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Can THC make you psychotic or cause those who have “latent” schizophrenia to manifest itself? And can CBD treat schizophrenia?

What is schizophrenia?

Schizophrenia is the general term given to a group of conditions in which the person loses touch with reality.  It usually starts in the late teens to early twenties – before the brain is fully developed.

Biochemically, there is a dysfunction in two chemicals in the brain: glutamate & dopamine.  The glutamate is abnormally low and the dopamine is excessively high.

  • Low glutamate results in low NMDA. NMDA helps in learning & memory.  When the glutamate is low, the NMDA will then be low, and the schizophrenic’s cognitive skills will be negatively affected.
  • High dopamine can cause psychosis.  Psychosis is a term used to describe the “positive” symptoms of schizophrenia which include delusions, hallucinations, & disorganized speech.

Can THC make you psychotic?   

Yes, but thankfully, not in everyone.  THC works by binding to the CB1 receptor which causes dopamine to increase. Too much THC can increase dopamine to such an excessive level that the user becomes psychotic.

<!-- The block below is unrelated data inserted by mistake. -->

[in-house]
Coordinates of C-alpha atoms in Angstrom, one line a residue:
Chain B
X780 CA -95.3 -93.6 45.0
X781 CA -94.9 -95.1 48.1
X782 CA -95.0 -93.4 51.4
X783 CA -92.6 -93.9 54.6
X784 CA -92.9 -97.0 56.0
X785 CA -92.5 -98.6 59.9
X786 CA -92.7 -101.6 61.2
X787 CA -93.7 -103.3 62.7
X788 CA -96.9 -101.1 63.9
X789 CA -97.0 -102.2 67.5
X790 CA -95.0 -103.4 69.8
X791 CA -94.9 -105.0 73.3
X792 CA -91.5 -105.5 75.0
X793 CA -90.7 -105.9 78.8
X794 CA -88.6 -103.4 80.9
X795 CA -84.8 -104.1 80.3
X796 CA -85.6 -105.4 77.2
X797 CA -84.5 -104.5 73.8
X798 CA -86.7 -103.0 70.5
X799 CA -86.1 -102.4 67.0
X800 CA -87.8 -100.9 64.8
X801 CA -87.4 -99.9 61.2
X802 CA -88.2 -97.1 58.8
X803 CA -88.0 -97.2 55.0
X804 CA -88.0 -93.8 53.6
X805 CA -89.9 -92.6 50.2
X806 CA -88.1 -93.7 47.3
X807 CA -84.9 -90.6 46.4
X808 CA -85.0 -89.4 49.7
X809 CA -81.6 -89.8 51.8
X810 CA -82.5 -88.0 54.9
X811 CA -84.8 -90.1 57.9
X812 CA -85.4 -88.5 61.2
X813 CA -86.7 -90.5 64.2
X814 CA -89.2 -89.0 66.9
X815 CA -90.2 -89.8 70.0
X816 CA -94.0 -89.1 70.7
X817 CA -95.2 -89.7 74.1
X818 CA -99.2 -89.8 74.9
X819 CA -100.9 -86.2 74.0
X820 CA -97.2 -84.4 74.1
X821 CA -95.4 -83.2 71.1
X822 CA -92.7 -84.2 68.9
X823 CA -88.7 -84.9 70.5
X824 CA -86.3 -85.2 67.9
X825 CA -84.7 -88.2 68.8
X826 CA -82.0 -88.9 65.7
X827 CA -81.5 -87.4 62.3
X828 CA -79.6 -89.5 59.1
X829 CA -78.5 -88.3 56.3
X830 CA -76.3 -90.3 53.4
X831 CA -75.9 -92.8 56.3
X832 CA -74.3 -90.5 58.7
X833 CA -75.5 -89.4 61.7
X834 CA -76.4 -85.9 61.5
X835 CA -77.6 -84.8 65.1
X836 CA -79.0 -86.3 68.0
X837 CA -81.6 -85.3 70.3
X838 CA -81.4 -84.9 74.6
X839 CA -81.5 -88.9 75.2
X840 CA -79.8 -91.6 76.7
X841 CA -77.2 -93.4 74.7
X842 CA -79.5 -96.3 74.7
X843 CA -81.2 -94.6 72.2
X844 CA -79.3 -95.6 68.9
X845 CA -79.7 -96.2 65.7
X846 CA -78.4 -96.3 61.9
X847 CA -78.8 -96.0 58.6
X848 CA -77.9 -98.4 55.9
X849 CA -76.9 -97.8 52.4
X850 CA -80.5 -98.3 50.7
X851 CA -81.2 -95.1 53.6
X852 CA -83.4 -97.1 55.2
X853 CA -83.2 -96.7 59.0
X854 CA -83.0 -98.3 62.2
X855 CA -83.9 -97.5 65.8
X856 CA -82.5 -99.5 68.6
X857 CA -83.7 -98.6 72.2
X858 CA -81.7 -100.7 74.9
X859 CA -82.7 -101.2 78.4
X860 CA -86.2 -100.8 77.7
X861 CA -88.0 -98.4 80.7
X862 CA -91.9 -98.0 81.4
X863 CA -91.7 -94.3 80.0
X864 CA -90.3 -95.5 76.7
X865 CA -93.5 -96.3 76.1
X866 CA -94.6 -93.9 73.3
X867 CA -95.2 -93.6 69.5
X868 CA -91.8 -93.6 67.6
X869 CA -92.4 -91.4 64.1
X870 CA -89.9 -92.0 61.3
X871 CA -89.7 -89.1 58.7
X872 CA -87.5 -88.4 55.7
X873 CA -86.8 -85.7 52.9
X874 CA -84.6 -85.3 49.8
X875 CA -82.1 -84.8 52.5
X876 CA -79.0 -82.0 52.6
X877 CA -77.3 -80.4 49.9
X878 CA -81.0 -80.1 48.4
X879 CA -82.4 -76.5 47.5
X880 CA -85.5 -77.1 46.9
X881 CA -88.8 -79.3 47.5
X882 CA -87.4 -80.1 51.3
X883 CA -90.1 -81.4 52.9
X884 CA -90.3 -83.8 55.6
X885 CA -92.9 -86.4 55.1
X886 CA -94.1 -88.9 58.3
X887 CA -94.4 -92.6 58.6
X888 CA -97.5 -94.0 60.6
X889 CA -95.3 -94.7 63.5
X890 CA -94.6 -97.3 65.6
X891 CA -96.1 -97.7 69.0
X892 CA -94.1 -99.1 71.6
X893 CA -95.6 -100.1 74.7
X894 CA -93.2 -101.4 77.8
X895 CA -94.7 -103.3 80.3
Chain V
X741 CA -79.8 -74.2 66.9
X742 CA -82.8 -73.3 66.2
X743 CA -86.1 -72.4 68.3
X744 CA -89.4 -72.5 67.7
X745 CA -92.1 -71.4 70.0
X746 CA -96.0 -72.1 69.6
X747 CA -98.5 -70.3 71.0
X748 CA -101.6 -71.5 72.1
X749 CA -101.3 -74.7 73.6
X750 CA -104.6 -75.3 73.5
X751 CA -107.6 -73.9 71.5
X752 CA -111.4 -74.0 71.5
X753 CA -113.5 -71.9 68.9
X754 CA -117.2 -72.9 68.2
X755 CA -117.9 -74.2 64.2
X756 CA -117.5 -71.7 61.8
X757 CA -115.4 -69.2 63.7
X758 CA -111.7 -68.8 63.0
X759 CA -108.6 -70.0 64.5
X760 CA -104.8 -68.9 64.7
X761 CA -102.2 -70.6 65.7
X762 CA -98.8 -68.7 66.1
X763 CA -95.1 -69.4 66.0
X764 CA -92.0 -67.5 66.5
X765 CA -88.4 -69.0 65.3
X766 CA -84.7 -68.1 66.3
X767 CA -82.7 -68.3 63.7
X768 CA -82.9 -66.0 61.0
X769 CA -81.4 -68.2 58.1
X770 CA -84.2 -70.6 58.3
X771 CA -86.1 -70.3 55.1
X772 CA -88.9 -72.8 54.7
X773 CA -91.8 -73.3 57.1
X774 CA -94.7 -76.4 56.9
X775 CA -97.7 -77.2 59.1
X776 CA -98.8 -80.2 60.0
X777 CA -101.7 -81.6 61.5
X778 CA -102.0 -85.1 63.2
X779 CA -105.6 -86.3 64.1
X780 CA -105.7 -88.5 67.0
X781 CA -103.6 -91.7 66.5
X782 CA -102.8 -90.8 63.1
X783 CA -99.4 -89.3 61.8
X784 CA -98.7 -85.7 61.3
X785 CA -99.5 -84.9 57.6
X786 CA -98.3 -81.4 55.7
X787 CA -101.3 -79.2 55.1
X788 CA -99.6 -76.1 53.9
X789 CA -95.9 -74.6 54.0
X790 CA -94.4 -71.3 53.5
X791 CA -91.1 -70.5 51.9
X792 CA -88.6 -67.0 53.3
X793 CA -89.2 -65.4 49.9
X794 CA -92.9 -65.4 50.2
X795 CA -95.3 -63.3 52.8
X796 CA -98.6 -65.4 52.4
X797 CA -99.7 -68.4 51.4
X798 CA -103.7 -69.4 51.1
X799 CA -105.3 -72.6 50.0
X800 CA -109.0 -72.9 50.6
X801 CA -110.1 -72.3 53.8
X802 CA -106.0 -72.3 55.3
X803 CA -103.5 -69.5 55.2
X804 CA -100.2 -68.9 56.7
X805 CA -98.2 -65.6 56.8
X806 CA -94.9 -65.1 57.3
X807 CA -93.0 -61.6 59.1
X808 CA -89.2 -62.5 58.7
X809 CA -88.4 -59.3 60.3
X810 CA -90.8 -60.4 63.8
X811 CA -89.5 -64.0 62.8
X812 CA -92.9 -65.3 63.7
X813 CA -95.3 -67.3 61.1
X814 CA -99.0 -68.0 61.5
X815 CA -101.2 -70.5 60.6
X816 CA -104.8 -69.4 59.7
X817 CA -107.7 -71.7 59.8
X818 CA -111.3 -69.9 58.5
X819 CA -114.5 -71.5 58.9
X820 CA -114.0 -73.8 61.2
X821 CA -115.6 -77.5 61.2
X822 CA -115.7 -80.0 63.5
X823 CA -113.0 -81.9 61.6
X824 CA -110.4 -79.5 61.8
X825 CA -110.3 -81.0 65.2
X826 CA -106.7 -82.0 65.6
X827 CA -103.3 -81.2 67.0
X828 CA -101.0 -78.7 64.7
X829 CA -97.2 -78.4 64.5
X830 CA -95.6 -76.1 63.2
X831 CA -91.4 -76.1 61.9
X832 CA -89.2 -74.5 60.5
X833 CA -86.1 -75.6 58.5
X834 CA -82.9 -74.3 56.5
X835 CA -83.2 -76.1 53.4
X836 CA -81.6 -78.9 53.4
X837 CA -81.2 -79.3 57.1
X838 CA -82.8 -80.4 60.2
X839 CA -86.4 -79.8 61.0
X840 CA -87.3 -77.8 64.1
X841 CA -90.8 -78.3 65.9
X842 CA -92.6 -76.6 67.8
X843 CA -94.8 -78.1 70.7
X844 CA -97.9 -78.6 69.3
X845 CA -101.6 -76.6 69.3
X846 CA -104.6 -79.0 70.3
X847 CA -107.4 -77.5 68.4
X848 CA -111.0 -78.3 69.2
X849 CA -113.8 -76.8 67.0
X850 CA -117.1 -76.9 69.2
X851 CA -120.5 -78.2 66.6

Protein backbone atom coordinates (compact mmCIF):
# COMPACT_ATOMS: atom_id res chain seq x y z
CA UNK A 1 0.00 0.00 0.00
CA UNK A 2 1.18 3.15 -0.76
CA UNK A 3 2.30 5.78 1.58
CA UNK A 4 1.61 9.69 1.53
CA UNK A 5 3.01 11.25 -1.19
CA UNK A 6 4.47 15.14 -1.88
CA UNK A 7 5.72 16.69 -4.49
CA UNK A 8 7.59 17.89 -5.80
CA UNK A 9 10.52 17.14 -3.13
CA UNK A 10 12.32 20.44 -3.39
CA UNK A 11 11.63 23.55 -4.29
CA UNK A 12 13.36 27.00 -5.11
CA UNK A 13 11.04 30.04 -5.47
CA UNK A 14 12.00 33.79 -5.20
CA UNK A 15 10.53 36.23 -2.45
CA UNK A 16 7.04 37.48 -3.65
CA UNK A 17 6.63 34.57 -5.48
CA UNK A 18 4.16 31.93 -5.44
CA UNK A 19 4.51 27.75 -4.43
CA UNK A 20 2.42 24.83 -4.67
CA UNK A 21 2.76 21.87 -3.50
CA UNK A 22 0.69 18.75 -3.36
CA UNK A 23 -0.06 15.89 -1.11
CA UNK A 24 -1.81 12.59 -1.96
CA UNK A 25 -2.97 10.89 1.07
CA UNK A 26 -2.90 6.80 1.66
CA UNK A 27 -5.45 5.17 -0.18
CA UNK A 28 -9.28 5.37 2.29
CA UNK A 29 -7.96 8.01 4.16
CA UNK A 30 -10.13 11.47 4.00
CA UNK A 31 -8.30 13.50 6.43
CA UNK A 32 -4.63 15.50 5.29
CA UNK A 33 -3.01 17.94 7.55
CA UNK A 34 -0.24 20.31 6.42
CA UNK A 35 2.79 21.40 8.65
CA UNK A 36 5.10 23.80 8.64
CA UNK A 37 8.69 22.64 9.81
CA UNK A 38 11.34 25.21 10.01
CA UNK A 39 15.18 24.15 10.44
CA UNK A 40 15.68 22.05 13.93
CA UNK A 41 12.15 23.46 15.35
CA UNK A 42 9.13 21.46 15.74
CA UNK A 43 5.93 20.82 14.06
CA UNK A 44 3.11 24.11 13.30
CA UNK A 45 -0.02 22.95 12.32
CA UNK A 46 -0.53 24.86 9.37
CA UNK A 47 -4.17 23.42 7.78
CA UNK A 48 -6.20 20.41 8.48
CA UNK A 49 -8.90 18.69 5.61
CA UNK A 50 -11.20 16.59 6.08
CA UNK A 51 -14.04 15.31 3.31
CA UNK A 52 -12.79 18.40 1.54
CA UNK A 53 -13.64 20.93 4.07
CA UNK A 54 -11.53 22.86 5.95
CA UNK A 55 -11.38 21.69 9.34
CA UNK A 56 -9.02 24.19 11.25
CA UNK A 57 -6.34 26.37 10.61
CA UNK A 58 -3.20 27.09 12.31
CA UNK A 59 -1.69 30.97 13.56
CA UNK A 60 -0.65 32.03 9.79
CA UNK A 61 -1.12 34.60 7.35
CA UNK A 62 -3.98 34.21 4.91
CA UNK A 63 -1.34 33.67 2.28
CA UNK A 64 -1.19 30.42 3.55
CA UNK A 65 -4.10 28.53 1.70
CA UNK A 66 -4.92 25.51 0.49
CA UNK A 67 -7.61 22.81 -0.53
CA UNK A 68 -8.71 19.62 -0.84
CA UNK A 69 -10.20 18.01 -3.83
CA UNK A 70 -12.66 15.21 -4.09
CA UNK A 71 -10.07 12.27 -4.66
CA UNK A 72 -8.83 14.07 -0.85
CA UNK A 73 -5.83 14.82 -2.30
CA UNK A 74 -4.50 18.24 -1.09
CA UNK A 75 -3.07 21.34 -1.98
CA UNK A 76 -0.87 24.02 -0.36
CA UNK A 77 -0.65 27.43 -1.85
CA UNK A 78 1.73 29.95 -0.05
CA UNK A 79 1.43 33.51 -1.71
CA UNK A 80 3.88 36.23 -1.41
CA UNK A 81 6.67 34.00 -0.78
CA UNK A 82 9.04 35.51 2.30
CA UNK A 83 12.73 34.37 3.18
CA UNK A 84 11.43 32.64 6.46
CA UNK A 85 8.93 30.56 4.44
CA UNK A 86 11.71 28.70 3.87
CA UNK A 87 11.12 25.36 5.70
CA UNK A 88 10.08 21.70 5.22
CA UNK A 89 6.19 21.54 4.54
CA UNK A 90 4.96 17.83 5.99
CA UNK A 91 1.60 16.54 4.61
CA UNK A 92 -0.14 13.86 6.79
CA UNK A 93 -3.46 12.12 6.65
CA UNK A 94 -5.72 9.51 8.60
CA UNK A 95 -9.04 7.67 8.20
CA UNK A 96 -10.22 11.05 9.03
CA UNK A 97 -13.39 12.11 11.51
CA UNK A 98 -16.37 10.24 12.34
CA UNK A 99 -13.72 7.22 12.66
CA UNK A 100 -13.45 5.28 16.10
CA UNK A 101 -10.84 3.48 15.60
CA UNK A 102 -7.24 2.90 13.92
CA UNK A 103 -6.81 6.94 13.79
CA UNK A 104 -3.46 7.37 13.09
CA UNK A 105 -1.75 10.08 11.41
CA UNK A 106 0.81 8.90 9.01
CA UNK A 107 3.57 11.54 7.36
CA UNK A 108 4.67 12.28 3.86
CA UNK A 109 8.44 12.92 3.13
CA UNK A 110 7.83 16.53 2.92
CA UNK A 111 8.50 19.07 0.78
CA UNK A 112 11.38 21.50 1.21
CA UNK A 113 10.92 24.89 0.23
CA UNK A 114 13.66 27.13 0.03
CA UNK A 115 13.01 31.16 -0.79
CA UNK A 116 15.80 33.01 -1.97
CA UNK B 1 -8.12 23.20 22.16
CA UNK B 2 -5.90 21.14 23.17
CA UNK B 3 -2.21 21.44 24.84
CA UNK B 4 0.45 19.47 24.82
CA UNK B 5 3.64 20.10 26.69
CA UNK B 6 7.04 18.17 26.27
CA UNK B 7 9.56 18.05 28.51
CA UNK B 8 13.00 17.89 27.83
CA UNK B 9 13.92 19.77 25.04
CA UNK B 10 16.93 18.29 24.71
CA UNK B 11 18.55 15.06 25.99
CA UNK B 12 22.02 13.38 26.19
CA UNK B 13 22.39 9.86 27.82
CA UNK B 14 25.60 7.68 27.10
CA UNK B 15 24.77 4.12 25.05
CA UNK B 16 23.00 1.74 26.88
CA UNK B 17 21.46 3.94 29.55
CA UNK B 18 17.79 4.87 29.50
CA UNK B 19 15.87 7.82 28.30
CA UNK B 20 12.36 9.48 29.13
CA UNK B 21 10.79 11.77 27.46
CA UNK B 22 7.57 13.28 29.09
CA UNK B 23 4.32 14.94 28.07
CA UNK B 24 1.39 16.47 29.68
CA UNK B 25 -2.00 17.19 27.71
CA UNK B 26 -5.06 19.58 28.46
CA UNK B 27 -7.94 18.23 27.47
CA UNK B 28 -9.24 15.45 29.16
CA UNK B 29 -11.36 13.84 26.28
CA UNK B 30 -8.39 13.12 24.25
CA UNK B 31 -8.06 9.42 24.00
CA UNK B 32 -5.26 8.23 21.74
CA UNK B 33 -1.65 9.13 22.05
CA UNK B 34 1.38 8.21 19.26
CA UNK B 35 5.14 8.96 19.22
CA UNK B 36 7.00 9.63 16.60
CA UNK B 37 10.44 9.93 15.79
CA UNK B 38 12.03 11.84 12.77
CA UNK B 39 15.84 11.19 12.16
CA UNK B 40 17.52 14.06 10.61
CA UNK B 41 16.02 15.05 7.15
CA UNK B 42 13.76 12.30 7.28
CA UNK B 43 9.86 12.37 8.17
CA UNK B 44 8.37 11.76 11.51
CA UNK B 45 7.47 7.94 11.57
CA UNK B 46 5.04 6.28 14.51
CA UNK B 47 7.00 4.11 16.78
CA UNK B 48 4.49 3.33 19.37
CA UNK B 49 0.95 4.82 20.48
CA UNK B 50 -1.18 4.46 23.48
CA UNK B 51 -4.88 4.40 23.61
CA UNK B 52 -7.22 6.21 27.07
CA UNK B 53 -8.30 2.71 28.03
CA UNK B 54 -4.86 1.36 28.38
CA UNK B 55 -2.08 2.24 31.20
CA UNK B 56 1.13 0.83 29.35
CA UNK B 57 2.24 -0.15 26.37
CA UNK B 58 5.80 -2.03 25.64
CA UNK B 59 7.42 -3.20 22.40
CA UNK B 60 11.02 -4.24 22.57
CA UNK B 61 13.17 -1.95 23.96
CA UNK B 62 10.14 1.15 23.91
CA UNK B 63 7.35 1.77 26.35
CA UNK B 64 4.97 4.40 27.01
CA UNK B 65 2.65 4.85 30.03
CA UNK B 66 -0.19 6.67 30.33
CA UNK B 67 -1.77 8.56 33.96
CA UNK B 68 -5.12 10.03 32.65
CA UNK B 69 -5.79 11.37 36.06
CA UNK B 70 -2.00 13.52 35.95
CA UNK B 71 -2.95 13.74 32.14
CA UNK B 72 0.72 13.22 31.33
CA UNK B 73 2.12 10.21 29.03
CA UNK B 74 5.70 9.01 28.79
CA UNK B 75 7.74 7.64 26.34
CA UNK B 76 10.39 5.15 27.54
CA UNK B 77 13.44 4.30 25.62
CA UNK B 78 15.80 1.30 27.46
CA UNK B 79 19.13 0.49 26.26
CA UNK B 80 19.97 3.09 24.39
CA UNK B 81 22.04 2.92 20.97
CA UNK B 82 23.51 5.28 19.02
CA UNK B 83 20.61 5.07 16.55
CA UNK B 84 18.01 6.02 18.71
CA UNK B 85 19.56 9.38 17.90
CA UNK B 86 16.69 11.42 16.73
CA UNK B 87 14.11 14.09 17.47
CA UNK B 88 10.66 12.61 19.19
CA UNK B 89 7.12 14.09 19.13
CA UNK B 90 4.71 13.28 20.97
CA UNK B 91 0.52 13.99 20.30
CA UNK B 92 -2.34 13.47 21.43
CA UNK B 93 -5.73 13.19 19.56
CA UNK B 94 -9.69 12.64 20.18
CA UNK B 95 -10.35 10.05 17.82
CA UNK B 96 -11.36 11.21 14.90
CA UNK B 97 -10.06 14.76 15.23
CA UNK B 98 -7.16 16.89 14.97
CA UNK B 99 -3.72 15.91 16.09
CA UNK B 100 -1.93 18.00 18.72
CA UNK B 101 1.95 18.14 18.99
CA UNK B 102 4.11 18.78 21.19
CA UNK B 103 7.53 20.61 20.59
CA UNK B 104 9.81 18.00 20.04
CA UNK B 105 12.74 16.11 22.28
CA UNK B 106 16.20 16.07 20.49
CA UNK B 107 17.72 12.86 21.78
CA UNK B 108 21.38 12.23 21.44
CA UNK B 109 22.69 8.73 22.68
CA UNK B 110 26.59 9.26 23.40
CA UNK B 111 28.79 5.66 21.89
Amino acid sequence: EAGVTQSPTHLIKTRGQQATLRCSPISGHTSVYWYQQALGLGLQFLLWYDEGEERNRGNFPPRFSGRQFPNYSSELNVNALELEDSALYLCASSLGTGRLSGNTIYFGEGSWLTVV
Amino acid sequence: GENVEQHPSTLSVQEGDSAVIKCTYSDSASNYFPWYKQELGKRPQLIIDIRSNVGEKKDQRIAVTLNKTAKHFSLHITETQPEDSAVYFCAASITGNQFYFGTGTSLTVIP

Can THC cause those who have “latent” schizophrenia to manifest itself?

While THC can make you psychotic it is CBD that can treat Schizophrenia
While THC can make you psychotic it is CBD that can treat Schizophrenia

Yes.  The brain begins to develop in the fetus, before we are born,  and the “wiring” of the brain does not finish until young adulthood – around age 23.  Exposure to THC before the brain is fully developed can cause permanent “rewiring” of the brain and unleash latent psychotic symptoms of one who is predisposed to schizophrenia.  Most young adults do not have this predilection, but no one knows which young adult is at-risk until it is too late.

How is it that THC can aggravate the psychosis of schizophrenia, but CBD cannot?

THC binds to the CB1 receptor in the amygdala, resulting in the release of dopamine, which helps to reduce anxiety.  People with schizophrenia are more sensitive than normal people to dopamine release.  As a result, the dopamine that is caused by THC can create a schizophrenic attack.

CBD (cannabidiol) has no effect on dopamine because it works inside the cell, not on the cell surface – where THC works.  CBD inhibits FABP (fatty acid binding protein) which results in increased anandamide, a fatty acid neurotransmitter which gives one the sense of emotional centeredness and bliss.

Do people who are already suffering with schizophrenia “gravitate” toward cannabis?

Yes. Those who have schizophrenia have extreme anxiety to the extent that they become disconnected with reality.  By necessity, they seek out medications to help them. The scientific and medical community have observed that there is a greater percent of those with schizophrenia using cannabis for self-medication than in the non-schizophrenic population.

Proof of CBD’s benefit in the treatment of psychosis

  1. In studies performed on animals, high doses of CBD, which bind to the D2 receptor in the amygdala (the same receptor that conventional antipsychotics bind to), resulted in a decrease in the symptoms of schizophrenia.